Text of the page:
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UpButton 5 PJI 3.1 | Third Circuit (US)
HB-PJI-CA03-05S0301 Download


If you find that [plaintiff] has established by a preponderance of the evidence that [defendant] [describe employment action] because of [his/her] [protected status], then you must consider [defendant’s] defense that its action was based on a bona fide occupational qualification.

To avoid liability for intentional discrimination on the basis of this contention, [defendant] must prove both of the following elements by a preponderance of the evidence:

First: The occupational qualification relied upon by [defendant] is reasonably necessary for the normal operation of [defendant’s] business.

Second: [Defendant] either had reasonable cause to believe that all or substantially all persons [in the protected class] would be unable to perform the job safely and efficiently, or that it was impossible or highly impractical to consider the necessary qualifications of each [person in the protected class]. [Defendant’s] belief should be evaluated in light of all the circumstances in the case, to determine whether it has a reasonable basis in fact.

If you find that [defendant] has proved these two elements by a preponderance of the evidence, then you must find for [defendant].

COMMENT In some cases, an employer may defend a disparate treatment claim by proving that the discriminatory treatment is a bona fide occupational qualification (BFOQ) reasonably necessary to the normal operation of the particular enterprise. 42 U.S.C. § 2000e-2(e)(1) provides as follows:
(1) it shall not be an unlawful employment practice for an employer to hire and employ employees, for an employment agency to classify, or refer for employment any individual, for a labor organization to classify its membership or to classify or refer for employment any individual, or for an employer, labor organization, or joint labor-management committee controlling apprenticeship or other training or retraining programs to admit or employ any individual in any such program, on the basis of his religion, sex, or national origin in those certain instances where religion, sex, or national origin is a bona fide occupational qualification reasonably necessary to the normal operation of that particular business or enterprise… See, e.g., United Auto. Workers v. Johnson Controls, Inc., 499 U.S. 187, 204 (1991) (sex was not BFOQ where employer adopted policy barring all women, except those whose infertility was medically documented, from jobs involving actual or potential lead exposure exceeding OSHA standards); Dothard v. Rawlinson, 433 U.S. 321, 335-36 (1977) (gender was BFOQ for correctional counselor position where sex offenders were scattered throughout prison's facilities). The Johnson Controls Court held that the burden of persuasion in establishing the BFOQ defense rests with the defendant. 499 U.S. at 200.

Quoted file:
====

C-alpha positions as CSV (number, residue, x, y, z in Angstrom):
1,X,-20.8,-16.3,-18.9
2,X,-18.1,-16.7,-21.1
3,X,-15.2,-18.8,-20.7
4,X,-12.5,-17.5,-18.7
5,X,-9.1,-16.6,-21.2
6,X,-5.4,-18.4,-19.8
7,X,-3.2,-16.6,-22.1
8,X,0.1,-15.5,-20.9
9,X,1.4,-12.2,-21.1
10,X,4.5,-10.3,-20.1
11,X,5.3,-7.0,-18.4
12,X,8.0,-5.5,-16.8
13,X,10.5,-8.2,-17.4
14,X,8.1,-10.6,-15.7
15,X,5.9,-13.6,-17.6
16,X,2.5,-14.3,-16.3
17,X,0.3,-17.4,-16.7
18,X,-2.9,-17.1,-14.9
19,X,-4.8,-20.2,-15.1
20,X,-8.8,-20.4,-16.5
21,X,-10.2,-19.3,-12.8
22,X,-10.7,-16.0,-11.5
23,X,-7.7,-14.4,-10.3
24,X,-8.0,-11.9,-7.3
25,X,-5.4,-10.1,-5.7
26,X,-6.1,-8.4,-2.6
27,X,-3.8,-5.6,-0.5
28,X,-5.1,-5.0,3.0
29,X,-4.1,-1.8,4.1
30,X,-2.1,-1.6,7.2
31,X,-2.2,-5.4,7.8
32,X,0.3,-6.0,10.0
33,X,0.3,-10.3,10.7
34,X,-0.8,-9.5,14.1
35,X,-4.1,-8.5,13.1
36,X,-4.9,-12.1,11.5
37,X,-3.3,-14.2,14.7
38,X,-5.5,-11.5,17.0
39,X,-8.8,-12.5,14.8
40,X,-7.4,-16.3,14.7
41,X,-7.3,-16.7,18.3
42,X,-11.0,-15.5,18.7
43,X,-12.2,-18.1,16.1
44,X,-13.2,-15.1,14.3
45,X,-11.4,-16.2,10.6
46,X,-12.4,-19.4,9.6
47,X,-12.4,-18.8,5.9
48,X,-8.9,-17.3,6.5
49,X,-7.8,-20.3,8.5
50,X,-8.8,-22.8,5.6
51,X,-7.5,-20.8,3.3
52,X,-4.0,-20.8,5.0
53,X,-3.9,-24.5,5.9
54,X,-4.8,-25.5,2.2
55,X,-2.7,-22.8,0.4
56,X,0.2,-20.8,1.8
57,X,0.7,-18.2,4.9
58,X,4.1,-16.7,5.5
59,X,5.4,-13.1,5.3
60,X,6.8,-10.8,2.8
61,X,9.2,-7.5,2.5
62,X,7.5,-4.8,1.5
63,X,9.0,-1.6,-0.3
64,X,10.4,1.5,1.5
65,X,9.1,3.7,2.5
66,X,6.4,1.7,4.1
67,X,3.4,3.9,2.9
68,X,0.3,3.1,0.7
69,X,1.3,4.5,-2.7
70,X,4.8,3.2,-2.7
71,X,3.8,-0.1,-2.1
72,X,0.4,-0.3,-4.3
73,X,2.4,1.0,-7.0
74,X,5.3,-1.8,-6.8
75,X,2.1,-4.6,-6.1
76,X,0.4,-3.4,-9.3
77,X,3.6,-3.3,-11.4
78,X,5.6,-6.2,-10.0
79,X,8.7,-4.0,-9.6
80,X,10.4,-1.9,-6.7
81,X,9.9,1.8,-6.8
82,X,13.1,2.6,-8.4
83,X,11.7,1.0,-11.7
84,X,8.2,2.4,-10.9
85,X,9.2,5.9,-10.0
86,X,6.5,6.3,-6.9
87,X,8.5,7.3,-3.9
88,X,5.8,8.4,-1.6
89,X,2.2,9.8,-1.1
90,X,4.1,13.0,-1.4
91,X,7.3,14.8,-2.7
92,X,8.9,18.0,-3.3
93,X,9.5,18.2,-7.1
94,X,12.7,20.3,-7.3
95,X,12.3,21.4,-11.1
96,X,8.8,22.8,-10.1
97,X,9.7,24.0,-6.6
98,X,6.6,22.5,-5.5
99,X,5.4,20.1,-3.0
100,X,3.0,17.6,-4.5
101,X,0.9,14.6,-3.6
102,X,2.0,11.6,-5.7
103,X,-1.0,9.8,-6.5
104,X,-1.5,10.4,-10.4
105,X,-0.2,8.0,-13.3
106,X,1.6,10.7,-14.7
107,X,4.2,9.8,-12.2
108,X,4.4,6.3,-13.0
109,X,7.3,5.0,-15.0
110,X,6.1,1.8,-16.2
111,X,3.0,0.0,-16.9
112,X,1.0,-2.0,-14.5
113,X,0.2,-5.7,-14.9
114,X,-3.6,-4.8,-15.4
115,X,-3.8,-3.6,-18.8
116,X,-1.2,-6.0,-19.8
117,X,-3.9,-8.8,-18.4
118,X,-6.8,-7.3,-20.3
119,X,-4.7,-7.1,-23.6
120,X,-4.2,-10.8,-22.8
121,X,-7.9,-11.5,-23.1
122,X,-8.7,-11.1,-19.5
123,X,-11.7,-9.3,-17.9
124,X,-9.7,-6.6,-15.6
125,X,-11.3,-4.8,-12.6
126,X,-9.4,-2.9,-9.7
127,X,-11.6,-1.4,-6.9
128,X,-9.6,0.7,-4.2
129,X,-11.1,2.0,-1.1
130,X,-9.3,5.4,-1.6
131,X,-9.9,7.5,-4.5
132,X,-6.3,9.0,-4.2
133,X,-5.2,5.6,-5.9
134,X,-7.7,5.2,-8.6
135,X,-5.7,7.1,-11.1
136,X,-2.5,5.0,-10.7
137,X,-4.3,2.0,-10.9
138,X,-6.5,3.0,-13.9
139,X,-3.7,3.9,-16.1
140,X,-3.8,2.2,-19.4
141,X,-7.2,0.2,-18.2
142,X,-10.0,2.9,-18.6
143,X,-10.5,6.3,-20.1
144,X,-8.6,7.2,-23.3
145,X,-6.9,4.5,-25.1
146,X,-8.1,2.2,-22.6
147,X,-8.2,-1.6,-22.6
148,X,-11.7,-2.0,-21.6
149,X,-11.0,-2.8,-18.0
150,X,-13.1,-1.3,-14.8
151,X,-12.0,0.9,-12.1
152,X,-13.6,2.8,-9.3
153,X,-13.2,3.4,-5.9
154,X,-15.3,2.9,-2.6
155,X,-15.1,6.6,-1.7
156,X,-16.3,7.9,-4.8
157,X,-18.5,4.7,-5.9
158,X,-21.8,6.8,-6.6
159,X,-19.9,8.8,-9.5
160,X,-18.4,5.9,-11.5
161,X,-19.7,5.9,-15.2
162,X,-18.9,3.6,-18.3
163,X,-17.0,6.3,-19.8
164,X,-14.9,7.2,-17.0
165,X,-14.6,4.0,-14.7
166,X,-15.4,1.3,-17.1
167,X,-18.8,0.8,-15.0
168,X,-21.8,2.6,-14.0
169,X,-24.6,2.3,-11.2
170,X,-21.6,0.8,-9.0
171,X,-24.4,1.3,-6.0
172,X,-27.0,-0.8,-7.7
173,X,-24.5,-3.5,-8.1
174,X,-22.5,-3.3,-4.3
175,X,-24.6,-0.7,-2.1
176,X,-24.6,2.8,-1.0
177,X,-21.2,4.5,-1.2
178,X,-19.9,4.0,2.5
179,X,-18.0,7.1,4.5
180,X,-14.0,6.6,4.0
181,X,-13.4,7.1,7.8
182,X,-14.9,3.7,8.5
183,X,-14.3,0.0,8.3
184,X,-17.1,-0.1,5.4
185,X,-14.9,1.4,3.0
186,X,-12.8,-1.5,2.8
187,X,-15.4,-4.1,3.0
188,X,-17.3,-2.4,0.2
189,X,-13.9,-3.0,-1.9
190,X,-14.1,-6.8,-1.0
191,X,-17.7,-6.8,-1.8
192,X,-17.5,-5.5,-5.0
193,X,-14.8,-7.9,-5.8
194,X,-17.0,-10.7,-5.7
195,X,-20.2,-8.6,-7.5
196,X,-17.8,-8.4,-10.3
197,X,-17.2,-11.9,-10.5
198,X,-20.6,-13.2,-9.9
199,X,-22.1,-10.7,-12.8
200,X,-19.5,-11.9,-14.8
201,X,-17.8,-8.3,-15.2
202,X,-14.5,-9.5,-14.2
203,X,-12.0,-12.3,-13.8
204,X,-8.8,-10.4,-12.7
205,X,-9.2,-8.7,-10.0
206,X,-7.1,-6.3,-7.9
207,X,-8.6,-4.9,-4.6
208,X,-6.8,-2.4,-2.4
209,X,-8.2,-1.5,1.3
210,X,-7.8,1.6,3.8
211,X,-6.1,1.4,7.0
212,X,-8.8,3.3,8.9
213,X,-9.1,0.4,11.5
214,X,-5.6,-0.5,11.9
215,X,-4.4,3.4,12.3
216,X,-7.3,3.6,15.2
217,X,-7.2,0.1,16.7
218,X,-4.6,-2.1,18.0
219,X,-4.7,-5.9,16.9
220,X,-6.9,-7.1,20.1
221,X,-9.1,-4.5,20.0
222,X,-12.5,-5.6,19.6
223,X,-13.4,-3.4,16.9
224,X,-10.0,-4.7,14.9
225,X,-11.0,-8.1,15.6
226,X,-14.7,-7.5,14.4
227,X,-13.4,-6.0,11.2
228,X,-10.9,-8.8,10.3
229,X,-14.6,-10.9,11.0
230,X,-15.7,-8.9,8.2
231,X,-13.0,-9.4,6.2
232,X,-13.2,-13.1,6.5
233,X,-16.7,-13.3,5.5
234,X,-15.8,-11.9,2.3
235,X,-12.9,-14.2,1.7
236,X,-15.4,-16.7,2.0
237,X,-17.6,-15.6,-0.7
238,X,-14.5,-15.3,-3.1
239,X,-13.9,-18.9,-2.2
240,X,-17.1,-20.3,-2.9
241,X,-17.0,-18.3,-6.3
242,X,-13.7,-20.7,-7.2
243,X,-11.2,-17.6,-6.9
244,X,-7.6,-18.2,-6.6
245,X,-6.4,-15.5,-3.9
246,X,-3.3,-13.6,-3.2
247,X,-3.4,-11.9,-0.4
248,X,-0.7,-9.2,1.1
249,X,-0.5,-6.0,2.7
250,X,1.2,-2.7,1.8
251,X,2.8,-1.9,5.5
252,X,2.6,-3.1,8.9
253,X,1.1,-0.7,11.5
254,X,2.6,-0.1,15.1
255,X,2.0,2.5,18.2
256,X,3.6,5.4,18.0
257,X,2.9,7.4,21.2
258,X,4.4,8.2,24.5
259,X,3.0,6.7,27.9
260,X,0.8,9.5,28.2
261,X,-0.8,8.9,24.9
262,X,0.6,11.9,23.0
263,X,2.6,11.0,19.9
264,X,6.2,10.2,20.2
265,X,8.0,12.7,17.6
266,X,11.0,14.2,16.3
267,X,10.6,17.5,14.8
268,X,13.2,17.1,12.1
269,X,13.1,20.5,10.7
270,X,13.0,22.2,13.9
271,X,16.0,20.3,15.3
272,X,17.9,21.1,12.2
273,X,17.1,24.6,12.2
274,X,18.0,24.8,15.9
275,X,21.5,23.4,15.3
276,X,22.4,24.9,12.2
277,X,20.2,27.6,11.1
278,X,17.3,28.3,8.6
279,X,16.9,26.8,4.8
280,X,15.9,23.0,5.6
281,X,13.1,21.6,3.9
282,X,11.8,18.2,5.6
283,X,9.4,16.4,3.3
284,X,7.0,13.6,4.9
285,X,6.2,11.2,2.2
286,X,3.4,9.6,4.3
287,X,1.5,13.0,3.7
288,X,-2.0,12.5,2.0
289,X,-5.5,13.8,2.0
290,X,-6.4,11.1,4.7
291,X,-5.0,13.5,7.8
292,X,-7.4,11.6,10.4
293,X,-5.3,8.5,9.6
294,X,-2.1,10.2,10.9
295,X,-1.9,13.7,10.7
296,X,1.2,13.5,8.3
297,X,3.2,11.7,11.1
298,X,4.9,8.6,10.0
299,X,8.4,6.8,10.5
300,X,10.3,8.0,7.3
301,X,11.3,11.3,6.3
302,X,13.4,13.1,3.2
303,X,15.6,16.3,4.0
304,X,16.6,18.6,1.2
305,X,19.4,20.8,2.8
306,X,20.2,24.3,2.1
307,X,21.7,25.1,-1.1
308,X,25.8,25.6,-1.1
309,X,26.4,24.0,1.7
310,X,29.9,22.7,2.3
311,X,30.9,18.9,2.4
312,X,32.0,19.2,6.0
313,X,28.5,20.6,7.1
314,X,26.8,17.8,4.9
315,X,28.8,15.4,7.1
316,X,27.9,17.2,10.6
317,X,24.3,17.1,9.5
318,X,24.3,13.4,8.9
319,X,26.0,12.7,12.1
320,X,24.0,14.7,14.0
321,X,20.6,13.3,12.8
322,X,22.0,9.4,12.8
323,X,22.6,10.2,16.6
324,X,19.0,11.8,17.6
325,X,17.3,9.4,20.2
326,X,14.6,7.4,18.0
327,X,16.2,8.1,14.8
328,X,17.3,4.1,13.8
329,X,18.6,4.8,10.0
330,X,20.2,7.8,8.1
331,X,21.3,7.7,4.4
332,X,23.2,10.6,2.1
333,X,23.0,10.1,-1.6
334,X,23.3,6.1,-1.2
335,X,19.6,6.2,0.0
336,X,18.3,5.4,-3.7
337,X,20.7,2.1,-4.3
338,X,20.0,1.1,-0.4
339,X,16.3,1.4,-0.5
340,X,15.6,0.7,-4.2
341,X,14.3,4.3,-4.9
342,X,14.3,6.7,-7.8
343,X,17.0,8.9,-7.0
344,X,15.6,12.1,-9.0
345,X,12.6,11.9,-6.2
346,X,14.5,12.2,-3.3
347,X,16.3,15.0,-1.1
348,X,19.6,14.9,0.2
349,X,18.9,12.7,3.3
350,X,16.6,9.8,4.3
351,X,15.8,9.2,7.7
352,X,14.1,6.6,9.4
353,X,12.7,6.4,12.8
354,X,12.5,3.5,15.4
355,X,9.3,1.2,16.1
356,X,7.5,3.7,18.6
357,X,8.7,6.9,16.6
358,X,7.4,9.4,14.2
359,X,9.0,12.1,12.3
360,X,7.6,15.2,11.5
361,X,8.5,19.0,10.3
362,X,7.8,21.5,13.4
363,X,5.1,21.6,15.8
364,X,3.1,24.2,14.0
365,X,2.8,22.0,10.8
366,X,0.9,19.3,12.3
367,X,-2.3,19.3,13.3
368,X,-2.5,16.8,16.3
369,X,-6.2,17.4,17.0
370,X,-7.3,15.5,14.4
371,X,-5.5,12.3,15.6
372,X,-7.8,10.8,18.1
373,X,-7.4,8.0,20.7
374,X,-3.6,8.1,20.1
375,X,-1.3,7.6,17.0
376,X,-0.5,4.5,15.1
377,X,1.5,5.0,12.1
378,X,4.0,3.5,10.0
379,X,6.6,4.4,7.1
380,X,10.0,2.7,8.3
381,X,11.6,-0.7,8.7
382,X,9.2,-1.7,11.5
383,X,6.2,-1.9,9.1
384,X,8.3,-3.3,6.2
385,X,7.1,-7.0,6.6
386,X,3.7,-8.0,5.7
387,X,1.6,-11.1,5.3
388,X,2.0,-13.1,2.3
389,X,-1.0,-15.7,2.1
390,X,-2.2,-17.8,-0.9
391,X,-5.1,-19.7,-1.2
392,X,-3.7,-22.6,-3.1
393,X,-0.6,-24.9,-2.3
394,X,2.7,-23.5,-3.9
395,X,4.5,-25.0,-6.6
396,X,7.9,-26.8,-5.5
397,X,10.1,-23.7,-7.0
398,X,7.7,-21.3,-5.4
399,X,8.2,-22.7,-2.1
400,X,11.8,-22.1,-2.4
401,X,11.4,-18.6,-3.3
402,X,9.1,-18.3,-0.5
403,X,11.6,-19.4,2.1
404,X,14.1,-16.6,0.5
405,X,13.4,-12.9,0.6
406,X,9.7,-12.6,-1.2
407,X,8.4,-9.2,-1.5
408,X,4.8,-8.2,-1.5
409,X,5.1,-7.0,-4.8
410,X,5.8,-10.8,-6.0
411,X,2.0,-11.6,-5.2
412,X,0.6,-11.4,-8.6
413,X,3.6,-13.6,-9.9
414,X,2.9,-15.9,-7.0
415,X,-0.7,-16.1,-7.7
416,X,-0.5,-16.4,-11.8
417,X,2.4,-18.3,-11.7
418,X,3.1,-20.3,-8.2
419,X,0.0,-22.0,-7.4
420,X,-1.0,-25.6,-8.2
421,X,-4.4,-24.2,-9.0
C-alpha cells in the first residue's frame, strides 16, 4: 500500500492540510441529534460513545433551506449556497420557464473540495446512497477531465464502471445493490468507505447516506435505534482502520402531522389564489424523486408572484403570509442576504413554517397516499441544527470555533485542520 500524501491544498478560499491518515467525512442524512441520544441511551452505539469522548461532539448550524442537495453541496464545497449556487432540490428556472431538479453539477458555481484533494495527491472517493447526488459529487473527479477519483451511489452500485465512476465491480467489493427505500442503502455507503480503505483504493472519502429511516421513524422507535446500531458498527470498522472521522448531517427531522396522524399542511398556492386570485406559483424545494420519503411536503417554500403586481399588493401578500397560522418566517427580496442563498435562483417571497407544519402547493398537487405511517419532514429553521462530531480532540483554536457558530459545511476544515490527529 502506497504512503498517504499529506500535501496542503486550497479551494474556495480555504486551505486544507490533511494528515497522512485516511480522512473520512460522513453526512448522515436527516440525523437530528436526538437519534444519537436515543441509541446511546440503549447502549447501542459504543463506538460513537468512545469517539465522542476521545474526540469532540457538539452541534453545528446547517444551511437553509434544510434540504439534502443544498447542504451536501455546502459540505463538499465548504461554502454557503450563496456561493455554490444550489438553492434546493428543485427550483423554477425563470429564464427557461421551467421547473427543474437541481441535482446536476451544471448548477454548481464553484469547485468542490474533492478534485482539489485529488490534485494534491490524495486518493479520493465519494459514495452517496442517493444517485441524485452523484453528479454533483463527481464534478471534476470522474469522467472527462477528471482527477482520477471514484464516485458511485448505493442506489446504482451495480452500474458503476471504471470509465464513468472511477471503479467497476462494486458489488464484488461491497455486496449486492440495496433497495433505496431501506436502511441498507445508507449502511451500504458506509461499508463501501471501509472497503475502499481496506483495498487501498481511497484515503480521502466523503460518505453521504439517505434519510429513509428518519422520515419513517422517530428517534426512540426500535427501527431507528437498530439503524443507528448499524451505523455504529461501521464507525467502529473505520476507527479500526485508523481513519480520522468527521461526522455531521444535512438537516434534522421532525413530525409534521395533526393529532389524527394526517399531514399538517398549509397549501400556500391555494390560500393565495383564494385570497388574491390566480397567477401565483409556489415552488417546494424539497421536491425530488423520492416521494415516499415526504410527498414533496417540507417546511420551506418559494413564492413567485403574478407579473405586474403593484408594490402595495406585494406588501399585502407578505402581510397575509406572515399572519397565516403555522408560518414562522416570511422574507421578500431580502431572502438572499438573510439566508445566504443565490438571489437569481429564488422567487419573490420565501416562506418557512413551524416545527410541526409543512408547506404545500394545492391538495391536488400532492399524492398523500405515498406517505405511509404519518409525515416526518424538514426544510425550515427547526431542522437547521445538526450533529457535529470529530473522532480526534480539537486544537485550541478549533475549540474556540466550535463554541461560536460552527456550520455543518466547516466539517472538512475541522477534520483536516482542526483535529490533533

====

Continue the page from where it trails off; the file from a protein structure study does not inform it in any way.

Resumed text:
Under Title VII, a BFOQ may relate only to religion, sex or national origin. 42 U.S.C. § 2000e-2(e)(1). There is no BFOQ defense in racial discrimination cases. 42 U.S.C. § 2000e-2(e)(1). See Ferrill v. Parker Group, 168 F.3d 468, 475 (11th Cir.1999) (no BFOQ defense to race-matched telemarketing or polling).

The Third Circuit, in Healey v. Southwood Psychiatric Hosp., 78 F.3d 128, 132 (3d Cir. 1996), analyzed the BFOQ defense, in the context of a gender discrimination case, as follows:
Under the BFOQ defense, overt gender-based discrimination can be countenanced if sex "is a bona fide occupational qualification reasonably necessary to the normal operation of [a] particular business or enterprise [.]" 42 U.S.C. § 2000e-2(e)(1). The BFOQ defense is written narrowly, and the Supreme Court has read it narrowly. See Johnson Controls, 499 U.S. at 201. The Supreme Court has interpreted this provision to mean that discrimination is permissible only if those aspects of a job that allegedly require discrimination fall within the " 'essence' of the particular business." Id. at 206. Alternatively, the Supreme Court has stated that sex discrimination "is valid only when the essence of the business operation would be undermined" if the business eliminated its discriminatory policy. Dothard v. Rawlinson, 433 U.S. 321, 332 (1977).

The employer has the burden of establishing the BFOQ defense. Johnson Controls, 499 U.S. at 200. The employer must have a "basis in fact" for its belief that no members of one sex could perform the job in question. Dothard, 433 U.S. at 335. However, appraisals need not be based on objective, empirical evidence, and common sense and deference to experts in the field may be used. See id. (relying on expert testimony, not statistical evidence, to determine BFOQ defense); Torres v. Wisconsin Dep't Health and Social Servs., 859 F.2d 1523, 1531-32 (7th Cir.1988) (in establishing a BFOQ defense, defendants need not produce objective evidence, but rather employer's action should be evaluated on basis of totality of circumstances as contained in the record). The employer must also demonstrate that it "could not reasonably arrange job responsibilities in a way to minimize a clash between the privacy interests of the [patients], and the non-discriminatory principle of Title VII." Gunther v. Iowa State Men's Reformatory, 612 F.2d 1079, 1086 (8th Cir.1980).
See also Lanning v. SEPTA, 181 F.3d 478, 500 (3d Cir. 1999) (under the defense of bona fide occupational qualification, “‘the greater the safety factor, measured by the likelihood of harm and the probable severity of that harm in case of an accident, the more stringent may be the job qualifications....’ ", quoting Western Air Lines, Inc. v. Criswell, 472 U.S. 400, 413 (1985)).

(Last Updated July 2019)

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